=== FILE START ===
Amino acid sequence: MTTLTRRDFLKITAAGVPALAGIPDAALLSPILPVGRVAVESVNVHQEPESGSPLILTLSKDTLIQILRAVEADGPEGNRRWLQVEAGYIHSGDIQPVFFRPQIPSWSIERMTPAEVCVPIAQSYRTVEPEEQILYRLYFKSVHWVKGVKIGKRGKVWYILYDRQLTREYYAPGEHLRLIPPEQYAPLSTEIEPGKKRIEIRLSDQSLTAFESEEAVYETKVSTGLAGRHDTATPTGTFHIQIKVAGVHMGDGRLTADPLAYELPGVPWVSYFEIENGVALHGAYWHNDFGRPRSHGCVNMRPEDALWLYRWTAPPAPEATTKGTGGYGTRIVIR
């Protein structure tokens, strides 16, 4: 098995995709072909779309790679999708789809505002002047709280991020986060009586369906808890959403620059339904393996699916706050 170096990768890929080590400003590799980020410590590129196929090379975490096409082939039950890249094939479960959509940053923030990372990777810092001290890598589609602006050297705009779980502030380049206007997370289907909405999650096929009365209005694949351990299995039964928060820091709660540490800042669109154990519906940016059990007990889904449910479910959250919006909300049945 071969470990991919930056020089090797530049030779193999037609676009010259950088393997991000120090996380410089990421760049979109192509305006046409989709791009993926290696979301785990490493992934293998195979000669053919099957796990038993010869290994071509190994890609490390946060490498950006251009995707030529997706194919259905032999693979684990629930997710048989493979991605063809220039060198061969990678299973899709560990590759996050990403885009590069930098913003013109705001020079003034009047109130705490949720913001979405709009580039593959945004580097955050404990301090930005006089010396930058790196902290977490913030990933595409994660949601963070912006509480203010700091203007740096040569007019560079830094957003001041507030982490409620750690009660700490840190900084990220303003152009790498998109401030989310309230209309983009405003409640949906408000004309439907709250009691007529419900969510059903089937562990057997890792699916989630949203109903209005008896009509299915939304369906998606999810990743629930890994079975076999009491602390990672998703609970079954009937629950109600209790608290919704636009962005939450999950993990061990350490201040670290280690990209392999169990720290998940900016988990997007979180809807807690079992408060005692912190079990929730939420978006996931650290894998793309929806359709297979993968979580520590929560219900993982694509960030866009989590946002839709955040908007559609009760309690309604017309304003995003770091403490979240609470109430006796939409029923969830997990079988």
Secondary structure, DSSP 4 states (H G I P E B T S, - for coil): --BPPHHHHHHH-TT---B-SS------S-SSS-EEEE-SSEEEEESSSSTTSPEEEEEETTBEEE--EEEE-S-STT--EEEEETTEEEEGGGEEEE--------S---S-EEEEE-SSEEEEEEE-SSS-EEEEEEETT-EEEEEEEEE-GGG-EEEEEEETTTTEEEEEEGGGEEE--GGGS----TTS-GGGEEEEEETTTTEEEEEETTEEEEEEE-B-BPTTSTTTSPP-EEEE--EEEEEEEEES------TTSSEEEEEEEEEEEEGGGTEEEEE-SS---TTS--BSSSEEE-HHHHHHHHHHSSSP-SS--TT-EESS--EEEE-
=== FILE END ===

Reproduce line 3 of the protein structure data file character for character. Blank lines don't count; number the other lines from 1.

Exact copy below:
Secondary structure, DSSP 4 states (H G I P E B T S, - for coil): --BPPHHHHHHH-TT---B-SS------S-SSS-EEEE-SSEEEEESSSSTTSPEEEEEETTBEEE--EEEE-S-STT--EEEEETTEEEEGGGEEEE--------S---S-EEEEE-SSEEEEEEE-SSS-EEEEEEETT-EEEEEEEEE-GGG-EEEEEEETTTTEEEEEEGGGEEE--GGGS----TTS-GGGEEEEEETTTTEEEEEETTEEEEEEE-B-BPTTSTTTSPP-EEEE--EEEEEEEEES------TTSSEEEEEEEEEEEEGGGTEEEEE-SS---TTS--BSSSEEE-HHHHHHHHHHSSSP-SS--TT-EESS--EEEE-